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What’s Up, Dock?

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Dock leaves do a lot more than just ease nettle stings. Here ethnobotany guru
Erin Smith shows you how to turn this wondrous weed into a revitalising risotto…

You probably only associate the familiar dock leaf with childhood nettle stings, but it is delicious in spring dishes (sorrel is its cultivated form). Early leaves of curly/yellow dock (Rumex crispus) have a similar flavour and can be used in all your favourite recipes in place of sorrel (although once these plants get older, they tend to be a bit too fibrous to eat). The green seeds also have a nice slightly tart flavour and can be sprinkled on dishes and, once brown, ground and used to make crackers and added to bread recipes. The root, which has a slight yellow colour, is a gentle liver tonic and mild laxative. Bitter dock (Rumex obtusifolius) is, as the name implies, more bitter in flavour (similar to dandelion) but can also be eaten. This form of dock was traditionally used to wrap butter and cheese. Leaves of dock should be eaten cooked – and what more comforting way to serve them than with a warming risotto… Scroll down for the recipe.

BOULDER, CO - MAY 21: Self proclaimed weed nerds and wild food experts Wendy Petty, left and Erin Smith, right, pick mallow leaves out of the garden in Boulder, CO on May 21, 2013.  Smith is an Herbalist and Ethnobotanist who is the founder and director of the Center for Integrative Botanical Studies.  Wendy is a wild food expert and teacher.  The two demonstrate how anyone can forage in their own backyard and find delicious plants to eat and cook with.  (Photo by Helen H. Richardson/The Denver Post)

BOULDER, CO – MAY 21: Self proclaimed weed nerds and wild food experts Wendy Petty, left and Erin Smith, right, pick mallow leaves out of the garden in Boulder, CO on May 21, 2013. Smith is an Herbalist and Ethnobotanist who is the founder and director of the Center for Integrative Botanical Studies. Wendy is a wild food expert and teacher. The two demonstrate how anyone can forage in their own backyard and find delicious plants to eat and cook with. (Photo by Helen H. Richardson/The Denver Post)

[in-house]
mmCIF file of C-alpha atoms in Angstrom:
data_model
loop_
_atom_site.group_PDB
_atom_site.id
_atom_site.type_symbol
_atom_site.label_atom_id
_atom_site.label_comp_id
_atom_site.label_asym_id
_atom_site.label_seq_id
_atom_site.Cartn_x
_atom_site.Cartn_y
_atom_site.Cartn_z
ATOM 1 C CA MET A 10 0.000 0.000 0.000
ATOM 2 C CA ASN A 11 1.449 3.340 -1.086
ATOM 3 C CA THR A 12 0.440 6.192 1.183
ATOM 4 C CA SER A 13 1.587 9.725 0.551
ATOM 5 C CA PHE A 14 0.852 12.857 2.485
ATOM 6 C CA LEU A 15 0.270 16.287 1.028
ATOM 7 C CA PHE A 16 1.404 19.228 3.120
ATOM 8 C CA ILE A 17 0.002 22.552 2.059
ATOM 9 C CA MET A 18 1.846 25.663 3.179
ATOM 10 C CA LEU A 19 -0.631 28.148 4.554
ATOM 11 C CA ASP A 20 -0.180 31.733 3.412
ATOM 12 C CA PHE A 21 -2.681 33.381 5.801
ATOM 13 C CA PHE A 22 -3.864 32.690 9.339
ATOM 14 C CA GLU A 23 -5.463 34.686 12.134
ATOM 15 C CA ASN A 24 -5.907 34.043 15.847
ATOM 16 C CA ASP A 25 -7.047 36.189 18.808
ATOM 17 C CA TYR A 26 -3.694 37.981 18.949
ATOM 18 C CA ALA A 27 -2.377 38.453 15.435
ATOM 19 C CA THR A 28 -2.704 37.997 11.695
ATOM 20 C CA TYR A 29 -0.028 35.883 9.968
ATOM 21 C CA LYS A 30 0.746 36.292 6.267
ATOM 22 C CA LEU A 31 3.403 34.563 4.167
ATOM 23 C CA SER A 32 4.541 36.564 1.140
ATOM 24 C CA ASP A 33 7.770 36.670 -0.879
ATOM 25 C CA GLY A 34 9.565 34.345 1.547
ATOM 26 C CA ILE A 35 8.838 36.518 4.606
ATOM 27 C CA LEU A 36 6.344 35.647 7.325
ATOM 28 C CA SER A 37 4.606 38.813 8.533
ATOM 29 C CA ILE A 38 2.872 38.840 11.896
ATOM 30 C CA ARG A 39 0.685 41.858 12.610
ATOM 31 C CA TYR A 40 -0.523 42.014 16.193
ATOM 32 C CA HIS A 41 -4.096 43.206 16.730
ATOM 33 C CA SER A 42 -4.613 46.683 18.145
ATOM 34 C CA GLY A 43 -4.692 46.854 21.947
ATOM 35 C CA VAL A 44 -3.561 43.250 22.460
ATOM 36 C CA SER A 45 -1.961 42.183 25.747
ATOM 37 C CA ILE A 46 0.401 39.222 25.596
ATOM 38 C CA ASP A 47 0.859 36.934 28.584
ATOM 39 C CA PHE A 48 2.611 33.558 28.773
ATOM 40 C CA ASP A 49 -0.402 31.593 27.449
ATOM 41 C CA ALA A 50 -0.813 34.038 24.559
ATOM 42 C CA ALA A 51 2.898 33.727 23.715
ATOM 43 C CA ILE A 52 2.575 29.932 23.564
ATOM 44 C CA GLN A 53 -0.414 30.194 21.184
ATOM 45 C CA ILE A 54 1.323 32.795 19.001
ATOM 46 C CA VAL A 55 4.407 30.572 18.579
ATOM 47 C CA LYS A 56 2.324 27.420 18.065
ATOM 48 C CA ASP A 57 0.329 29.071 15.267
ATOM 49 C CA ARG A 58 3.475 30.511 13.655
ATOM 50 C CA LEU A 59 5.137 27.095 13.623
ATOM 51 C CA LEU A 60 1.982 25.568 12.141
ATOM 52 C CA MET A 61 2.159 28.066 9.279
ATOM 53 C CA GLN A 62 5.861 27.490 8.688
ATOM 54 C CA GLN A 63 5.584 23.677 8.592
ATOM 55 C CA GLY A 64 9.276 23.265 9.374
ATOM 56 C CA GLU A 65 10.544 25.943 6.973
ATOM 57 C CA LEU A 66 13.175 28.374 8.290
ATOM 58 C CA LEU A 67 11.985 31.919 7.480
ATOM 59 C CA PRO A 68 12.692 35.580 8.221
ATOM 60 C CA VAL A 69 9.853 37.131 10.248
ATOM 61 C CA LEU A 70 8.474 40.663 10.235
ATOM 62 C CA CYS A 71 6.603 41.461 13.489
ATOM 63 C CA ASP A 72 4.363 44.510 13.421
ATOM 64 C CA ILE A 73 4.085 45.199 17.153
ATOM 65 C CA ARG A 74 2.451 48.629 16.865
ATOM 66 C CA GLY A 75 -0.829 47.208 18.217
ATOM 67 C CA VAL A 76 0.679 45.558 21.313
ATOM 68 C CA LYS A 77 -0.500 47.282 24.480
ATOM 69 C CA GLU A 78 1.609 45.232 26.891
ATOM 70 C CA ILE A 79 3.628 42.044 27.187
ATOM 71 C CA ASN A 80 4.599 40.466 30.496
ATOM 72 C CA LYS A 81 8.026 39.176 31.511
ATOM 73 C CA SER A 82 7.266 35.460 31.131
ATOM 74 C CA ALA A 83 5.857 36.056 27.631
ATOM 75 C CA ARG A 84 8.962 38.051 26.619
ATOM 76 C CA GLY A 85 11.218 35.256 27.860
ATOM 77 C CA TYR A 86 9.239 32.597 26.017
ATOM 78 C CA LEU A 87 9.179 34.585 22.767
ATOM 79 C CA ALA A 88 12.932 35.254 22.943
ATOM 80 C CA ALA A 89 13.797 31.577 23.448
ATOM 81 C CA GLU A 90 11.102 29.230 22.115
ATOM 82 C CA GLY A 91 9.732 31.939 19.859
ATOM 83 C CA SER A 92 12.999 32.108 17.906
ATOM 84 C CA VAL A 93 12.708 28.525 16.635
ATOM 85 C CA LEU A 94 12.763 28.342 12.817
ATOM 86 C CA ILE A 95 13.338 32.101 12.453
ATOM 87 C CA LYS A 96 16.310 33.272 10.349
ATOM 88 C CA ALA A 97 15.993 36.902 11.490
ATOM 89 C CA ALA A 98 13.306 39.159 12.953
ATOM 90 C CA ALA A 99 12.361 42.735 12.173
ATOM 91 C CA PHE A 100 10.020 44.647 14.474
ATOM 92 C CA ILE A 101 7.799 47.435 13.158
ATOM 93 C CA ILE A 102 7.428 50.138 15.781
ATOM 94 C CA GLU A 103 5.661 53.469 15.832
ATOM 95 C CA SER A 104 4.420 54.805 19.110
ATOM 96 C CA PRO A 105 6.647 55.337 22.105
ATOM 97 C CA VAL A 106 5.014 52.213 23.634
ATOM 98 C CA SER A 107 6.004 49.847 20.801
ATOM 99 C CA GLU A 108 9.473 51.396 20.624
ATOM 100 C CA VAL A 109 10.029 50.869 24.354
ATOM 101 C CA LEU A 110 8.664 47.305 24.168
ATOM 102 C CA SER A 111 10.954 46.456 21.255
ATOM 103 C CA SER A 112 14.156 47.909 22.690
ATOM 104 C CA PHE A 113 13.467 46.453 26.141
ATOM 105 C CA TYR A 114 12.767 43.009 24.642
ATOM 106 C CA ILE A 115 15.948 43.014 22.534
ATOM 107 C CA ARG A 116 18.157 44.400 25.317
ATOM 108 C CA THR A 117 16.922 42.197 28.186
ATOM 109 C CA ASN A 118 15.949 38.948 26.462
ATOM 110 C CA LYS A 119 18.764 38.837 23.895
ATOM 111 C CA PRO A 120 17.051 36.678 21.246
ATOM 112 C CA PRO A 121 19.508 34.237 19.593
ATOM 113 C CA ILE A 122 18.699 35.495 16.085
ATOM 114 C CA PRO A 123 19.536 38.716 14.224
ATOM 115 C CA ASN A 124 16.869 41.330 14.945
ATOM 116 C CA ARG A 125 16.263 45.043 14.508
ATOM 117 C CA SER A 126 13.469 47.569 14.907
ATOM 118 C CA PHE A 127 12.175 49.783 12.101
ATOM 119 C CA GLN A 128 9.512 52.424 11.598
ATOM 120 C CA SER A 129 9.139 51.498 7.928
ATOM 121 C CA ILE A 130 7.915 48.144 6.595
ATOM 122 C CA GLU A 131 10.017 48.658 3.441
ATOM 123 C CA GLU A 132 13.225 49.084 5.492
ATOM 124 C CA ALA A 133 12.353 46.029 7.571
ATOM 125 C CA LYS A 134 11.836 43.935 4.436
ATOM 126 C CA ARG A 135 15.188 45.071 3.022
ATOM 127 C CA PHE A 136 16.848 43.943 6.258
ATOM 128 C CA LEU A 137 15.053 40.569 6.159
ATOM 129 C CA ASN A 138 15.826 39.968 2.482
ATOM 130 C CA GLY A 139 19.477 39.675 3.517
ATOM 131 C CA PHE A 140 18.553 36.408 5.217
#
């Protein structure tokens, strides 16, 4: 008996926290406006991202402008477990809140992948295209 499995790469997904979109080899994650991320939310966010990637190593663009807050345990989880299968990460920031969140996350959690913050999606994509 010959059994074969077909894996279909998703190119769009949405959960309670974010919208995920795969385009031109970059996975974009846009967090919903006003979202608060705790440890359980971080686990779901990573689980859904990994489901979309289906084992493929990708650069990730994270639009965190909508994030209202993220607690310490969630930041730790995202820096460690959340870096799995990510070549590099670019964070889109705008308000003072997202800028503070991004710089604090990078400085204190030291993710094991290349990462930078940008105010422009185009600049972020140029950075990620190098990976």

Erin (above right) and her colleague Wendy collecting beneficial garden weeds

Dock-leaf risotto

This recipe works best with young or new-growth curly dock leaves, as they have a nice lemony flavour. Feel free to combine with sorrel as well, substituting half the amount of dock leaves for fresh sorrel leaves. Serves 4.

YOU WILL NEED
* 6–8 cups chicken stock (homemade is best)
* 2 tbsp butter
* 1 large onion, finely chopped
* 2 cups risotto rice
* half a cup vermouth or other dry white wine
* chèvre or preferred soft goat’s cheese
* 1 cup of young dock leaves, rinsed and chopped
* 1 clove garlic, finely chopped
* nutmeg
* half a fresh lemon
* 1 cup of parmesan cheese
* salt and pepper

METHOD
1 Place your stock in a pot, bring to a simmer and keep warm. In another large pot, melt 1 tbsp butter on medium heat. Add the onion, and sauté until translucent and soft. Add the risotto rice, stirring until well coated in butter and onion. After about 2 minutes, add the vermouth, stirring until absorbed by the rice.
2 Keeping the heat at medium or medium-low (stock should not boil but be at a slight simmer while cooking rice), add a ladleful of warm stock, stirring until the rice has absorbed the stock. Repeat this process, one ladleful at a time, until the rice is slightly soft but still al dente and creamy.
3 In a saucepan, melt the remaining butter and add the dock leaves, garlic, and a pinch (or good grate) of nutmeg. Cook for 2 minutes and remove from heat.
4 Add the dock and the parmesan to the rice and stir until well blended. Add salt and pepper to taste. Serve sprinkled with goat’s cheese and a squeeze of fresh lemon juice.

Recipe by Erin Smith, founder and director of the Center for Integrative Botanical Studies based in Boulder, Colorado. 

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